The Art of Renaissance Politics
Republics and popular governments grow and flourish, but they also decline, weaken and perish. The decline is often not obvious to the untrained eye. All of the trappings of republican glory and values can continue, and yet, behind the public rhetoric, an entirely new form of autocratic rule may be taking form. It happened in Rome. It happened in Florence. It has happened to modern democracies as well.
This seminar explores one such crisis, brilliant and memorable because it gave birth, for the first time, to modern secular ideas, values and images about politics. The place? Florence, Italy. The time? The Renaissance ca. 1500-50, a time of crisis and turmoil for the Florentine Republic. The witnesses? Astute observers of politics: Niccolò Machiavelli, civil servant, writer, playwright and his friend, Francesco Guicciardini, diplomat, nobleman, and historian. They were joined by artists: Michelangelo Buonarroti, Leonardo da Vinci, Leon Batista Alberti, Donatello, Cellini, Giambologna, among others. The key powerbrokers? The Medici family, bankers, rulers, patrons of the arts, and popes. The issues? How to save a republic and how to use art and literature to engage the crisis of the republic.
The course begins with historical background about Florence at the time of the Renaissance, including the republican tradition in Florence, the rise of the Medici and the end of the republic in the early sixteenth century. Then we read three great works of Machiavelli: The Prince, The Discourses, and his ribald comedy, The Mandragola. Machiavelli may confront us with startling reflections on human nature, fortune, personal will, situational politics, morality and leadership, Christianity, and the prospects of keeping republican values in a time of corruption and raw power politics. In the second part we study selected—and now famous—works of Renaissance art intensely charged with political symbolism, such as Michelangelo’s David, Donatello’s Judith and Holofernes, Cellini’s Perseus with the Head of Medusa, or the Pitti Palace, the Medici dukes’ grand residence in Florence. At the end we turn to Machiavelli’s contemporary and friend, the brilliant Francesco Guicciardini, for mature reflections on finding consolation, guidance, meaning and understanding when living in a time of disappointment, danger and changing values. We will read parts of Guicciardini’s magisterial History of Italy and his private reflections on life, The Maxims and Reflections. Requirements will include several short essays.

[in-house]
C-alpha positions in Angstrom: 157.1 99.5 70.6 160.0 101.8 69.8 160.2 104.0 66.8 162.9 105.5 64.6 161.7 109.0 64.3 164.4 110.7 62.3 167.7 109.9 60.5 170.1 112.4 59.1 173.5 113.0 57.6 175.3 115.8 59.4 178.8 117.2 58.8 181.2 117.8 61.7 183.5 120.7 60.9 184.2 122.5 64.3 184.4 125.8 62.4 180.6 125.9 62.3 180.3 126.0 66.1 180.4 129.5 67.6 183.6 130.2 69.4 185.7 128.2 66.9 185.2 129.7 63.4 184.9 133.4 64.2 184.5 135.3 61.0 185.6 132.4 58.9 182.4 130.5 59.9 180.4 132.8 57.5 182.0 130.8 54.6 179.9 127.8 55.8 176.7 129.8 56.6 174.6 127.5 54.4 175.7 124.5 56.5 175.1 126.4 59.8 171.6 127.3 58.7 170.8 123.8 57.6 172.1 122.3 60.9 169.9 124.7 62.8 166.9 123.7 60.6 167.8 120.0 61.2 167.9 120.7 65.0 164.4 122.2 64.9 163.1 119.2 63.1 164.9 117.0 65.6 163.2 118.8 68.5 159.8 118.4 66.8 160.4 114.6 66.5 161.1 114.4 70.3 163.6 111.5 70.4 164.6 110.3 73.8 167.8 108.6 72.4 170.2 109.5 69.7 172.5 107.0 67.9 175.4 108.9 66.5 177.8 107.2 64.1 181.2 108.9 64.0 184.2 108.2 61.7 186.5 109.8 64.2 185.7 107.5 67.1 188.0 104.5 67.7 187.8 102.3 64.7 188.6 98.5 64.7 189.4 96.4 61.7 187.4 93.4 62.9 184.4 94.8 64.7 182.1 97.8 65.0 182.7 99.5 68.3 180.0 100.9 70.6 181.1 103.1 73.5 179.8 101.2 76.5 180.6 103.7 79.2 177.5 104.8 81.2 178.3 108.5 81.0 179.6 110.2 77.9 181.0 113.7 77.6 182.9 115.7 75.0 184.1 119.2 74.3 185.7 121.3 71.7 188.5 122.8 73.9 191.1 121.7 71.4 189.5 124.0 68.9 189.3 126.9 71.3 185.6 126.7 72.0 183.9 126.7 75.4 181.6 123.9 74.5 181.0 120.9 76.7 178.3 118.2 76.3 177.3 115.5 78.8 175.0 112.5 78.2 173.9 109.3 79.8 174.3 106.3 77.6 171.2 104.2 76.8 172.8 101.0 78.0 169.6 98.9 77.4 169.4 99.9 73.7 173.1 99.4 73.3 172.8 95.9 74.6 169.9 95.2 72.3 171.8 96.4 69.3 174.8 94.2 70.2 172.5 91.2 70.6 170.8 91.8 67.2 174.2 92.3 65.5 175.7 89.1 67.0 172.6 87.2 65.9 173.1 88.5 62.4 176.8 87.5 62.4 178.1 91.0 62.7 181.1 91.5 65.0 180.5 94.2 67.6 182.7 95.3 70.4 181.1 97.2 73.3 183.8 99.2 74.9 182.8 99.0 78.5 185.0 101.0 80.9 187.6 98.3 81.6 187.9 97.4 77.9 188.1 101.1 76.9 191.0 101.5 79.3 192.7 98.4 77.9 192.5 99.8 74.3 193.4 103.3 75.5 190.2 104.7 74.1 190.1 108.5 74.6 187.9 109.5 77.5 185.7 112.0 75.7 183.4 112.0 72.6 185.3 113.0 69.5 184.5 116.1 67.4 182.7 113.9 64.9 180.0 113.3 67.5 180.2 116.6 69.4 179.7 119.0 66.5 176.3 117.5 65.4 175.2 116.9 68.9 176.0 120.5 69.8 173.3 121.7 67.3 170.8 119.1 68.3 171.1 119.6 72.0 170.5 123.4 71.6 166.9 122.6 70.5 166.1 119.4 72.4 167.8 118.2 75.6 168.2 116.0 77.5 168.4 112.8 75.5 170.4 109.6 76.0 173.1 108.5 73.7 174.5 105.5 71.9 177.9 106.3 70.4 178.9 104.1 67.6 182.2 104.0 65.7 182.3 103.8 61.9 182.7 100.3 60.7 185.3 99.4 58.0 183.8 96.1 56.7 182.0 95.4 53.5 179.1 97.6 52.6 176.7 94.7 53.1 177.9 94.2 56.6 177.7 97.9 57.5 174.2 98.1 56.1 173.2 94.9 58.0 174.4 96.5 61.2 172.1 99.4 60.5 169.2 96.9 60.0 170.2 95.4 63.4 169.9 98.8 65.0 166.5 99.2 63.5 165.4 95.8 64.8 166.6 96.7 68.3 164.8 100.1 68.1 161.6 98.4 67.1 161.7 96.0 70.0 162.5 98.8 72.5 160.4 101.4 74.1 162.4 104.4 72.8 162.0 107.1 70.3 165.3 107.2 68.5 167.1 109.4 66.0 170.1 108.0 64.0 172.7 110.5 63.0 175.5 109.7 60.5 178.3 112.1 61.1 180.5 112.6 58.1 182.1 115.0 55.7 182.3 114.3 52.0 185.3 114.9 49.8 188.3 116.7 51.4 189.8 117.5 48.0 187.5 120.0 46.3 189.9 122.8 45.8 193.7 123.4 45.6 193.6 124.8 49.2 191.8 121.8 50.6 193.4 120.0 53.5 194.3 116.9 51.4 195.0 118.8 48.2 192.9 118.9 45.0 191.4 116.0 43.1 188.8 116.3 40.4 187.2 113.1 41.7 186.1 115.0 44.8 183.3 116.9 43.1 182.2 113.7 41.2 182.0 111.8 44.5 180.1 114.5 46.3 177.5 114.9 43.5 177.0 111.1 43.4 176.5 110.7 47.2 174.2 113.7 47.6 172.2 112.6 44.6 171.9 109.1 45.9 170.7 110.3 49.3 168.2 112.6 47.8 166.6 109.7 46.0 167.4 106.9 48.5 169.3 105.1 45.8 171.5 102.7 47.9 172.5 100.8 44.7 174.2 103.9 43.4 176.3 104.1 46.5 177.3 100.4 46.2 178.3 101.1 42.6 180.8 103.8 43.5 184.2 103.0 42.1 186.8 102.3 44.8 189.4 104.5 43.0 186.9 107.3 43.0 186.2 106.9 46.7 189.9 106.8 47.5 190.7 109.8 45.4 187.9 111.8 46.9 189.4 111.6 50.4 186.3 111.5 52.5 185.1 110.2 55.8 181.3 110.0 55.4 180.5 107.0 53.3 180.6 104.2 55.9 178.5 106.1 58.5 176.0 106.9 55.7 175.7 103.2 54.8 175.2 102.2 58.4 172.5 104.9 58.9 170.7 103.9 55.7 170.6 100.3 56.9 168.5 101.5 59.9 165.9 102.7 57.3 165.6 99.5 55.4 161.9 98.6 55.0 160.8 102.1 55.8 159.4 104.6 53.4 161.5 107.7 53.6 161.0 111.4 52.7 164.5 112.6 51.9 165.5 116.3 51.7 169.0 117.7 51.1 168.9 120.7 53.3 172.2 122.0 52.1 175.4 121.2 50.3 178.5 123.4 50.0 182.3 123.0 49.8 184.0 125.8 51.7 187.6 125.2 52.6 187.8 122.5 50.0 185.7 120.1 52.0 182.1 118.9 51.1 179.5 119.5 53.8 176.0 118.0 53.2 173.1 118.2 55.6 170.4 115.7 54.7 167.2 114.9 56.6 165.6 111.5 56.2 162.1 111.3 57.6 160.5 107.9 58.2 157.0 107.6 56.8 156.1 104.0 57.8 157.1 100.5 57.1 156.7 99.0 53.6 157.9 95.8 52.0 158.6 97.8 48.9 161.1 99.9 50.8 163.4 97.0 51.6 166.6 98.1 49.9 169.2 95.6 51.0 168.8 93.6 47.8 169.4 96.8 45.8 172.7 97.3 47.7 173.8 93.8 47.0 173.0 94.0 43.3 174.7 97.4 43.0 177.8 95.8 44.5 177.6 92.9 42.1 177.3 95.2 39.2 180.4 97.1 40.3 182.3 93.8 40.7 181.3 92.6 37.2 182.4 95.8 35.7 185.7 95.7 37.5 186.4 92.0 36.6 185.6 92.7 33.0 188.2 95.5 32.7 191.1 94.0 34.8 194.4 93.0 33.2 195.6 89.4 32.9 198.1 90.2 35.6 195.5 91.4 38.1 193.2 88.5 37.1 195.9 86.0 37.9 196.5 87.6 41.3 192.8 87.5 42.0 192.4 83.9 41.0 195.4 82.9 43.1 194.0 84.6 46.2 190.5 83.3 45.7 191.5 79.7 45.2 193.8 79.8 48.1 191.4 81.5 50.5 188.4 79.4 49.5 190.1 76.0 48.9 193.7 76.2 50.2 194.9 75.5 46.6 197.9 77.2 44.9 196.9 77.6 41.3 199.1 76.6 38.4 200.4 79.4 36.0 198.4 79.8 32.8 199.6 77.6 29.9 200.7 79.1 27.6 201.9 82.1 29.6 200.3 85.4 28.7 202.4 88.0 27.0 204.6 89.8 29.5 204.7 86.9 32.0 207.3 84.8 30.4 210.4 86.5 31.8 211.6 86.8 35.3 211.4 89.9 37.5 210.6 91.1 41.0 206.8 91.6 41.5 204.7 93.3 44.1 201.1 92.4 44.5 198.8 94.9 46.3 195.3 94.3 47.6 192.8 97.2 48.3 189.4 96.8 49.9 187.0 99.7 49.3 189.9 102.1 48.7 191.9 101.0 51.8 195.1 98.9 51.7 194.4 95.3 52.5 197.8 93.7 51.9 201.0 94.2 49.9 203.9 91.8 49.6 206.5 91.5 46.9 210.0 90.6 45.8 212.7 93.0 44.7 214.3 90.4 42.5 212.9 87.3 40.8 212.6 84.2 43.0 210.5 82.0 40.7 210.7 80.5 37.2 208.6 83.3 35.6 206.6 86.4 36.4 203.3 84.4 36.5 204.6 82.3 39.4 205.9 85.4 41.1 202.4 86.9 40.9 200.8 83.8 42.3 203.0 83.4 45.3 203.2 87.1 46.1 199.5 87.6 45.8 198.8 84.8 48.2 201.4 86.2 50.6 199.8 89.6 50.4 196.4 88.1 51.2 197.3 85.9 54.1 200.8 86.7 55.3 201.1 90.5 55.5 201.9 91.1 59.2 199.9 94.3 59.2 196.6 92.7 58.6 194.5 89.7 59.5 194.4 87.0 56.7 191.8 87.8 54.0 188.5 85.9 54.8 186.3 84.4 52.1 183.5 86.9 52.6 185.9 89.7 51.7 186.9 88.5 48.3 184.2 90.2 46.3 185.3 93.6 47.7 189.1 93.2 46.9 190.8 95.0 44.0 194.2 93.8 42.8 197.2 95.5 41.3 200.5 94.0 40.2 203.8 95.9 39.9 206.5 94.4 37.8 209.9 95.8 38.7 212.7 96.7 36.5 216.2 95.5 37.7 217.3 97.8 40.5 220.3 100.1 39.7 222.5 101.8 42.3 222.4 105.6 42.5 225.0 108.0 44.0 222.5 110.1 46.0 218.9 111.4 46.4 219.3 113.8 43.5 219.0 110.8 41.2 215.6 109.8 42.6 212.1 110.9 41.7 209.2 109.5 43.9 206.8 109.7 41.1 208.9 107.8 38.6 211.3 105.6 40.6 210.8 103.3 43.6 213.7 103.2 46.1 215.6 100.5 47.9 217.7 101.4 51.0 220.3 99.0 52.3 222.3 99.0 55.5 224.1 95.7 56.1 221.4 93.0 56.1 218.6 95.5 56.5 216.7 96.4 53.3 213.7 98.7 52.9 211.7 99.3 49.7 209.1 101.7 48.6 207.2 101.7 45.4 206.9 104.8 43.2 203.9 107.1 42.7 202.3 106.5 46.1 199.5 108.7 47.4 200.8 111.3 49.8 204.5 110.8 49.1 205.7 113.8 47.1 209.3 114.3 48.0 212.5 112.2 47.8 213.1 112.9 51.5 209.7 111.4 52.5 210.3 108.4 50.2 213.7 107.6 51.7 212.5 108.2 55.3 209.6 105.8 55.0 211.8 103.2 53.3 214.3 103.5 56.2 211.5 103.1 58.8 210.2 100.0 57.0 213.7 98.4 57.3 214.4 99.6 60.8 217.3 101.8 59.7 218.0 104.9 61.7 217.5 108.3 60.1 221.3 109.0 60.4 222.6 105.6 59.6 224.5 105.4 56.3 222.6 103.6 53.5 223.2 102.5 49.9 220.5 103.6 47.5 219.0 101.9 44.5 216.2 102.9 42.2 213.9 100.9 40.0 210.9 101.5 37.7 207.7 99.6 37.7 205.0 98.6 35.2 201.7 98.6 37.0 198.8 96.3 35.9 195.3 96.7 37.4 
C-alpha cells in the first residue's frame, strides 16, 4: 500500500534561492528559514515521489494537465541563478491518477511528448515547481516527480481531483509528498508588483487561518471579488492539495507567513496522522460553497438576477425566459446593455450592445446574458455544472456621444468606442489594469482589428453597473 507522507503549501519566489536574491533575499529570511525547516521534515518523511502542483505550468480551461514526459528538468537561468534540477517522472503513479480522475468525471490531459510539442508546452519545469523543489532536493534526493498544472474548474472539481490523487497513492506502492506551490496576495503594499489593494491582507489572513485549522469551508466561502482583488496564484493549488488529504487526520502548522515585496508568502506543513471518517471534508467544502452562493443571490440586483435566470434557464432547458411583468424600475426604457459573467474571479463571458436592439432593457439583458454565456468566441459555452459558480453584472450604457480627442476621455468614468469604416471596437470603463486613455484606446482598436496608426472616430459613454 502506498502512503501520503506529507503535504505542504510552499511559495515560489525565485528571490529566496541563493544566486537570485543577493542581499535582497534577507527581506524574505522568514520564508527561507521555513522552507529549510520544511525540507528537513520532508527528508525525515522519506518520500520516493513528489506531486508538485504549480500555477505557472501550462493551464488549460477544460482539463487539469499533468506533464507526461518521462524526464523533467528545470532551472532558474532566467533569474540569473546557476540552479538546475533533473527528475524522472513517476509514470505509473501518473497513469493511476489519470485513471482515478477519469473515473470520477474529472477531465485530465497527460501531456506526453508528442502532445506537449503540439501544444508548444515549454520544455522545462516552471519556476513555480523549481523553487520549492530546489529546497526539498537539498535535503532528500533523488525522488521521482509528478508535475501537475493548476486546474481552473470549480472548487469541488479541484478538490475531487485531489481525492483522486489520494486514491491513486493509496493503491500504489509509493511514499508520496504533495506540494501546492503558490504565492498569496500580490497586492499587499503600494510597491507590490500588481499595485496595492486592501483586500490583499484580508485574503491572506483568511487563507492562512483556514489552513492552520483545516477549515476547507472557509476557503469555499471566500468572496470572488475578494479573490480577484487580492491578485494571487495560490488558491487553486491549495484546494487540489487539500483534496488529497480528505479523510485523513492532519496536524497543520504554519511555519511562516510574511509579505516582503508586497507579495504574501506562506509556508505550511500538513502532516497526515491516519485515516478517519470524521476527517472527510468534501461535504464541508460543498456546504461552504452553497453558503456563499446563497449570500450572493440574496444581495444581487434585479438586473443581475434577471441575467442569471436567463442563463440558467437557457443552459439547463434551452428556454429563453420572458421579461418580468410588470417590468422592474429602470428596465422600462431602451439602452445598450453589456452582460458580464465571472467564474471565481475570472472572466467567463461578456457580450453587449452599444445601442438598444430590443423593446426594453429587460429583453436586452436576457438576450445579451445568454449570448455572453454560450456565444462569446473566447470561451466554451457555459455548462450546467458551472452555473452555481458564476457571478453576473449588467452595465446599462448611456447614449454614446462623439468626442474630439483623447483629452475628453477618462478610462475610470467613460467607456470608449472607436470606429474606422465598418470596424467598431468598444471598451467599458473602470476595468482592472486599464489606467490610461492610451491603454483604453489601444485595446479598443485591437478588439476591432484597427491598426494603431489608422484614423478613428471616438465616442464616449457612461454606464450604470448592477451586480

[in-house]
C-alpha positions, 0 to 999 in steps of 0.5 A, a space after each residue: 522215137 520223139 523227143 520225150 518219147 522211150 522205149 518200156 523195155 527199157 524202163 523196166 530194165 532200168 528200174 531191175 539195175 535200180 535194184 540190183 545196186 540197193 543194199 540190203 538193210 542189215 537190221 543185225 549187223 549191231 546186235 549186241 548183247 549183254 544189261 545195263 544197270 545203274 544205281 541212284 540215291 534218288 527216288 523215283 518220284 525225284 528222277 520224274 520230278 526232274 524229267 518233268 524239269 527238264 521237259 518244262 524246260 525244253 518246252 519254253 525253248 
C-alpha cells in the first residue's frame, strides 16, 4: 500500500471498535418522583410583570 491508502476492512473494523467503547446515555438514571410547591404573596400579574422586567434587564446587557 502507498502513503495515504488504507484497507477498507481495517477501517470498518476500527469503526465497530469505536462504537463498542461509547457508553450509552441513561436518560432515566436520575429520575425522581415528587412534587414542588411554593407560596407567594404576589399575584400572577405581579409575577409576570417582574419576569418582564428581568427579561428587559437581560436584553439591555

The aim of the course is for students to develop an understanding of these Renaissance thinkers and artists through encounters with their works. Along the way, we will confront the inevitable question: Do these Renaissance writers, artists and powerbrokers have something to teach us about the challenges facing our western republics today?